Technologies on the Cusp

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 - Lisa Fratt - Portrait
Lisa Fratt, Editor

New technologies often follow a meandering path to clinical use. Adoption may be accelerated, either by a breakthrough clinical study validating its use or grants or other incentives designed to spur adoption. Conversely, technological innovations may sputter and stumble, owing to financial, technical or regulatory barriers.

The features in this month’s issue of Health Imaging illustrate the complex and varied roadmaps that new technologies can take.

Health information exchanges (HIE) represent a vital component of a functional healthcare system, enabling varied and disparate organizations to electronically share patient data, including, in theory, images. While more than 250 HIEs have gotten off the ground, few have achieved financial sustainability and only a fraction are managing to exchange images.

Consider, for example, Southern Tier Health Link, which launched with the aid of $11.3 million in funding from New York State. Today, the HIE is one of a handful supported by hospital and payor funding. Other HIEs find it difficult to persuade stakeholders to ante up financial support despite the clear benefits of managed inter-organization data exchange.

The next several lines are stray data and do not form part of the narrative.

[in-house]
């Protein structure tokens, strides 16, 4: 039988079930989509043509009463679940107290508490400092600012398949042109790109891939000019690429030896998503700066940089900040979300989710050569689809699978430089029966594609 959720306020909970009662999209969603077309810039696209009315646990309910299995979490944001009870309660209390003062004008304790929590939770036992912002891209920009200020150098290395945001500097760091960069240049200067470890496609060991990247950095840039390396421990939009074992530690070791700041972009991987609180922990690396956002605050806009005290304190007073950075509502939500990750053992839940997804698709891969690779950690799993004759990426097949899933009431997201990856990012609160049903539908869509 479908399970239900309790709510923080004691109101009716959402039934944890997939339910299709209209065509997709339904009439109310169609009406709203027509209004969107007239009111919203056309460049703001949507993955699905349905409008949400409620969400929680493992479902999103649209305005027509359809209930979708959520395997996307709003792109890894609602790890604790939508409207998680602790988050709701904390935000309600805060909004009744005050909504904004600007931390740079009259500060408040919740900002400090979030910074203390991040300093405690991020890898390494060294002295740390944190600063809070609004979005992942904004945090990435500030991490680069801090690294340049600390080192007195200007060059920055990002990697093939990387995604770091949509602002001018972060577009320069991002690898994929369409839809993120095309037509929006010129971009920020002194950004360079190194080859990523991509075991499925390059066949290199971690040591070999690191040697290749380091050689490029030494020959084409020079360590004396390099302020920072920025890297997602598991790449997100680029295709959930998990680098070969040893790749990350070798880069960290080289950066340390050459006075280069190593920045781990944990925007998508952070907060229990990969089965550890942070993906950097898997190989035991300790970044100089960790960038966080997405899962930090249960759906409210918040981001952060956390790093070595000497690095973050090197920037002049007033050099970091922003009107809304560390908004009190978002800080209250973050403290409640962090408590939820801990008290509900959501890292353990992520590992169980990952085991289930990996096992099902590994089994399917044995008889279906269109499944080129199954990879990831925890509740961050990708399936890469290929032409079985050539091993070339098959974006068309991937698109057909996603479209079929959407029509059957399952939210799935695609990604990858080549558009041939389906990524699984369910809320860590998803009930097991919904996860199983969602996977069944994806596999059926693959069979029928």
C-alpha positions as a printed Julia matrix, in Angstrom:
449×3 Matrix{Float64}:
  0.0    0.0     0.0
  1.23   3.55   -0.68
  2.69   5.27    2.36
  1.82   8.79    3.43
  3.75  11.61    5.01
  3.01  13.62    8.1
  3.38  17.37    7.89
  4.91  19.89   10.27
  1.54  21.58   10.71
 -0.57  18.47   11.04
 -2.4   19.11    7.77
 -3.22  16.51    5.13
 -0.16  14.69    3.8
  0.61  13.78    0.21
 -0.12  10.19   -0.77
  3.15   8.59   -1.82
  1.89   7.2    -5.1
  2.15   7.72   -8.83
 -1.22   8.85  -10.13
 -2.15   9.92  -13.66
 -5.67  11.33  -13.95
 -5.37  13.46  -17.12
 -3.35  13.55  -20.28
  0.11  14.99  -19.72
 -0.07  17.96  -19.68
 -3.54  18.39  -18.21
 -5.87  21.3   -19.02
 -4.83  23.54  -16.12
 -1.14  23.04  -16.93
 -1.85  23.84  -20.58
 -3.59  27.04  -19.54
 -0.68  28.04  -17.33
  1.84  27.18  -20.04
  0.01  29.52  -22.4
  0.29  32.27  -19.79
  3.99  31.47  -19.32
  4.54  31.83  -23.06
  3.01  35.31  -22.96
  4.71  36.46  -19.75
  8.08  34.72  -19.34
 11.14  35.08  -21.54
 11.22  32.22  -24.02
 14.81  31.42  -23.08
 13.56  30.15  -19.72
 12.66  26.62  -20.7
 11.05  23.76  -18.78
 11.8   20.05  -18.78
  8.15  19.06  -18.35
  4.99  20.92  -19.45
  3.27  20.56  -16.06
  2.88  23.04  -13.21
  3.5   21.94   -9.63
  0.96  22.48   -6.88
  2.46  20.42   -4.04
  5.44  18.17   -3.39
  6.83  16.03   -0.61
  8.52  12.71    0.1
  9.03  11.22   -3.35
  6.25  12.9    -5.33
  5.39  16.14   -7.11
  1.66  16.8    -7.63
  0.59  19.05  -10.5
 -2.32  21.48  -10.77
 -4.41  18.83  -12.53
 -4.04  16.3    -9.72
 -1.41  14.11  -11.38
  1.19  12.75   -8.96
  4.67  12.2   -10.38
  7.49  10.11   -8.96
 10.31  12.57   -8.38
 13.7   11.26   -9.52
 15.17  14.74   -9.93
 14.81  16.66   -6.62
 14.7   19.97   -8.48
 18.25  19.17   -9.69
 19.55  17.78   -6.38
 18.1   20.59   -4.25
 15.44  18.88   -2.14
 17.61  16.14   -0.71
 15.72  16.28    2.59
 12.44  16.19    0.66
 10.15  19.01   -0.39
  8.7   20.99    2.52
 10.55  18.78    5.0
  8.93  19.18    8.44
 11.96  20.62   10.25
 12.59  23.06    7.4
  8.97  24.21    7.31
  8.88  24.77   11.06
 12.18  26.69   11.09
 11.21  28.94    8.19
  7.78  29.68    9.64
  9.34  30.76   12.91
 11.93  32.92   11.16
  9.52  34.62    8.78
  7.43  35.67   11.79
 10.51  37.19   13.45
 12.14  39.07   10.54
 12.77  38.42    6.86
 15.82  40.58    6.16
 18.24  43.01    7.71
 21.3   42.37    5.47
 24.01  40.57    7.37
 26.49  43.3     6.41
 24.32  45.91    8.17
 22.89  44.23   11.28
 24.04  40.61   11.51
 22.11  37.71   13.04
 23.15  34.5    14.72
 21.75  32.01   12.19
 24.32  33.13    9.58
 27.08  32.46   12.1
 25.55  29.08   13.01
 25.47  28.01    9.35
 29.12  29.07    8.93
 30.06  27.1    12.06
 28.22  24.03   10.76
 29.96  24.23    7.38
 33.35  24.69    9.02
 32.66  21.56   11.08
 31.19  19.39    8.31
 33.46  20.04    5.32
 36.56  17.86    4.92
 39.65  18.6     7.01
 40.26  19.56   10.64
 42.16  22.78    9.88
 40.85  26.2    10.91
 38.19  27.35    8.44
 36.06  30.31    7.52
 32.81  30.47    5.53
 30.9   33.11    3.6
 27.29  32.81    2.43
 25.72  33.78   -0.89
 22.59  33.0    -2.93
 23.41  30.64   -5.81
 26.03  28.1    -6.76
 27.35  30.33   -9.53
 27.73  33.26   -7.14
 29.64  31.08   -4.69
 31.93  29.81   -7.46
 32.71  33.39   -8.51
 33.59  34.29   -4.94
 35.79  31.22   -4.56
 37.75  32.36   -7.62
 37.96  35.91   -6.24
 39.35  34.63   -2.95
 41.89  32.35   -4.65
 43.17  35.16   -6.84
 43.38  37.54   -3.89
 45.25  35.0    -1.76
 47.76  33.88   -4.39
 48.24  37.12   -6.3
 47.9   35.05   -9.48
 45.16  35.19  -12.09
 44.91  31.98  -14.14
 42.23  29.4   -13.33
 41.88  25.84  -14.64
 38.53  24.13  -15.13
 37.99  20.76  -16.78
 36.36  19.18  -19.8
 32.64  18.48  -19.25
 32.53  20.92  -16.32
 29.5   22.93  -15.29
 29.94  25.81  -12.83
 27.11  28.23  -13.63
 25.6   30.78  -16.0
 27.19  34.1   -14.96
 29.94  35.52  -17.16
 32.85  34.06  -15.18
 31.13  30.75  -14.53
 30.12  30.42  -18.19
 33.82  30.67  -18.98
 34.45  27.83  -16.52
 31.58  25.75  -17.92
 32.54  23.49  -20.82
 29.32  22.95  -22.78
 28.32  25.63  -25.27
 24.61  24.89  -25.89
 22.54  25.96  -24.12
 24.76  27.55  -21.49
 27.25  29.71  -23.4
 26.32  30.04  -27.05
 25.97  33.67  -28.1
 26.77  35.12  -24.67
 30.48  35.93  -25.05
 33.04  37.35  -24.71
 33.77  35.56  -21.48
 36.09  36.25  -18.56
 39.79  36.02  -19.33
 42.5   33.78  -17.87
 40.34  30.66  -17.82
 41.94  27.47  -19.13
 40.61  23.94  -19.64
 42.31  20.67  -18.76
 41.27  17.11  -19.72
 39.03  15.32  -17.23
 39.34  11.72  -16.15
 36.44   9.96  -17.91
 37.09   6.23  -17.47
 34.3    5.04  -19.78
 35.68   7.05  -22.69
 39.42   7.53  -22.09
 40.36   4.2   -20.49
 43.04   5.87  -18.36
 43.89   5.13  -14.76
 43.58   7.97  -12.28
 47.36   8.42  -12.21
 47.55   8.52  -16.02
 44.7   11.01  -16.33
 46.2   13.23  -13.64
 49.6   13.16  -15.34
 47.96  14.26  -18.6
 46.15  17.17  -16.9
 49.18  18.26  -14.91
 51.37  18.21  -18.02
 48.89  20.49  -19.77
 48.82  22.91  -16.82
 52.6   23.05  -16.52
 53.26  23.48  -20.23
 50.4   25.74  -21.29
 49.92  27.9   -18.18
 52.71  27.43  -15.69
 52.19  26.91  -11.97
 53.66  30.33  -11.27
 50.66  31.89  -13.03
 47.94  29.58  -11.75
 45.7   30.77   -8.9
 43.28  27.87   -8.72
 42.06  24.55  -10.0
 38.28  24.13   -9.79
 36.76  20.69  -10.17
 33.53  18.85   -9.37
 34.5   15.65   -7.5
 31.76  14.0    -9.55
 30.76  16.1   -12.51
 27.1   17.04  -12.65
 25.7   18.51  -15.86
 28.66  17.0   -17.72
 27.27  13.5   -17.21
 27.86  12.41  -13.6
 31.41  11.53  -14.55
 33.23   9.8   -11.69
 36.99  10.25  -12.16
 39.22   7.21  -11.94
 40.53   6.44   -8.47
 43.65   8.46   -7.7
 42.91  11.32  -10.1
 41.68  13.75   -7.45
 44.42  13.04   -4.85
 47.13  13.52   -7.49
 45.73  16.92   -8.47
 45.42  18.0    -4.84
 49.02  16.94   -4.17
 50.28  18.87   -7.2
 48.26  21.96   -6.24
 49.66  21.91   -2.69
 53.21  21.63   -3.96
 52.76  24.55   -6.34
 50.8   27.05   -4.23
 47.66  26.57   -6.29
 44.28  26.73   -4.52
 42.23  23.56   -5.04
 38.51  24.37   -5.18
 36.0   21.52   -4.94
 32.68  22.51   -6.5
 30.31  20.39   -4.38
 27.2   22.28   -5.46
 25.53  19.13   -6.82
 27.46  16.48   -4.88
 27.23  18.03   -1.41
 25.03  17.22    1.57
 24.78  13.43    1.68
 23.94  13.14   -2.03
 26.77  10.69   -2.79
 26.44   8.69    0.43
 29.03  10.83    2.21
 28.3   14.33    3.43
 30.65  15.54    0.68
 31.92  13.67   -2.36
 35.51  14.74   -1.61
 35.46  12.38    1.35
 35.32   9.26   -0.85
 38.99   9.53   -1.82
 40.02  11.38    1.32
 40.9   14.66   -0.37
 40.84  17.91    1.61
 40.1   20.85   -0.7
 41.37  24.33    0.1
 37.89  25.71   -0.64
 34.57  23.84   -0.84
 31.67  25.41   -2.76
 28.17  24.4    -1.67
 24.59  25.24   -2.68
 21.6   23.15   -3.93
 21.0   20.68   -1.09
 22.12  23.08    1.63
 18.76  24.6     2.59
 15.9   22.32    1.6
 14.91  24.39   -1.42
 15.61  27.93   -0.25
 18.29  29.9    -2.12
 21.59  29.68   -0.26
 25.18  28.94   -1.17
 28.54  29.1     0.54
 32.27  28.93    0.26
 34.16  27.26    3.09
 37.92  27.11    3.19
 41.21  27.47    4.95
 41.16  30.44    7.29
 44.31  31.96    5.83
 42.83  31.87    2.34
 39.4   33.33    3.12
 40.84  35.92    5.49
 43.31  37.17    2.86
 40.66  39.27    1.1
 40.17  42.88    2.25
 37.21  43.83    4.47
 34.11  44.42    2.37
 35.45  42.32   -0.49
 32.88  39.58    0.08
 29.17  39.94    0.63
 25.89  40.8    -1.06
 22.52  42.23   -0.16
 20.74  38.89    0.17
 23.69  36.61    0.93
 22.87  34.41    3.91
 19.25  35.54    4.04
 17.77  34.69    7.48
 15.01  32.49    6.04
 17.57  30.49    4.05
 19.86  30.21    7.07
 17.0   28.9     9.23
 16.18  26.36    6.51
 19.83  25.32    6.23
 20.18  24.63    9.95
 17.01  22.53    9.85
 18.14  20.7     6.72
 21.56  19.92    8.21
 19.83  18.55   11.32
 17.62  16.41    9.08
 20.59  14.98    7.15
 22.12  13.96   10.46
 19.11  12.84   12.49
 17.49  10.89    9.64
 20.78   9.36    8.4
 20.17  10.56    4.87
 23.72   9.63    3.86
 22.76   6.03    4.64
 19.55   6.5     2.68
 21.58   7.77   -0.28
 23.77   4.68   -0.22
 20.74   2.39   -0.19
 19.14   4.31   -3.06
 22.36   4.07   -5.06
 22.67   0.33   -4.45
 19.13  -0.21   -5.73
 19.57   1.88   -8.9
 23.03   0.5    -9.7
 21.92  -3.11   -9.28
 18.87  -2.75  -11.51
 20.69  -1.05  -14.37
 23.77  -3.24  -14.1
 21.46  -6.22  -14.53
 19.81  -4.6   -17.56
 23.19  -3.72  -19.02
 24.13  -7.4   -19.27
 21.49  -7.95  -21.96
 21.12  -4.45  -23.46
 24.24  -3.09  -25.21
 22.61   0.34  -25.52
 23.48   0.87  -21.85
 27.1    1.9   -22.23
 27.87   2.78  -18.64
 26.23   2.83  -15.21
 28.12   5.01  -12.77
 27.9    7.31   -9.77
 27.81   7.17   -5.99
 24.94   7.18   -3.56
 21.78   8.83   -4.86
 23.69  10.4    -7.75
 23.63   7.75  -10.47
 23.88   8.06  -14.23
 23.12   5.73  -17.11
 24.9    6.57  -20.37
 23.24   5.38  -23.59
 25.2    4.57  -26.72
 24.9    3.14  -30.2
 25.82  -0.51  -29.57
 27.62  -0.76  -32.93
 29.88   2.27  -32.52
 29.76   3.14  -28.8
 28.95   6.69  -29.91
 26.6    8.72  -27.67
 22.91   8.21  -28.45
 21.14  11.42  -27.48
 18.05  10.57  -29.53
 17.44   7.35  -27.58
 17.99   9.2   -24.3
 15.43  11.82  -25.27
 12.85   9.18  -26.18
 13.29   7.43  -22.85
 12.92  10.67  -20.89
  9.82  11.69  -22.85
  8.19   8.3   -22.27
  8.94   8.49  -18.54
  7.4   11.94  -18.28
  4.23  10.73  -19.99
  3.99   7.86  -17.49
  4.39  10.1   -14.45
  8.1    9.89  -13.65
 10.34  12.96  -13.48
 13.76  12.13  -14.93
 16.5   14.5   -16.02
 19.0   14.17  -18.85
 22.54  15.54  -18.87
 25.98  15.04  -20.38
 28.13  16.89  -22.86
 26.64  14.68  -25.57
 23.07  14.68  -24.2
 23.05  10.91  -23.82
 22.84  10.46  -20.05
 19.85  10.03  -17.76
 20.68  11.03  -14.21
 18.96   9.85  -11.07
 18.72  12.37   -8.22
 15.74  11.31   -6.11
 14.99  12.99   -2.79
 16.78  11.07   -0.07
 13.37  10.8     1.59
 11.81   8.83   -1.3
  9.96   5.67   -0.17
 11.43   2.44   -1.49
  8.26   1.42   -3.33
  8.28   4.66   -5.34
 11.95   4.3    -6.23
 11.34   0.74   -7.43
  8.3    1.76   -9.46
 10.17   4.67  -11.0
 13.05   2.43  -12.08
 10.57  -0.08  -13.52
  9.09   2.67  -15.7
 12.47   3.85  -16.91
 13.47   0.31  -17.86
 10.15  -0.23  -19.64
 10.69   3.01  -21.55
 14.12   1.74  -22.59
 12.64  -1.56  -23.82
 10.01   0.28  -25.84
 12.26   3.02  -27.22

Another goal for many HIEs is image exchange. But the combination of less-than-secure financial footing and technical barriers seems to be stalling this goal for many HIEs.

On the modality front, 7T MRI is making inroads. It may be ideal for several niche applications, particularly in neuroimaging. Similar to HIEs, these systems are expensive to deploy and maintain, with a price tag of approximately $1 million per Tesla. Researchers are not overpromising, but deliberately and carefully framing a clear case for specific uses, such as surgical planning for temporal lobe epilepsy.

The recent uptick of natural language processing (NLP) illustrates the value of public-private partnerships. In August 2011, University of Pittsburgh Medical Center entered into a 10-year joint development agreement with an NLP vendor. The influx of funding, paired with the university’s intellectual capital, is accelerating research into relevant, real-world NLP applications.

The road that new technologies follow is seldom smooth and barrier-free, which holds true on all levels: research and development, system-wide validation and adoption and single-site implementation. Hopefully, the examples within this issue will help you anticipate and steer clear of the road bumps you encounter as you integrate technologies on the cusp.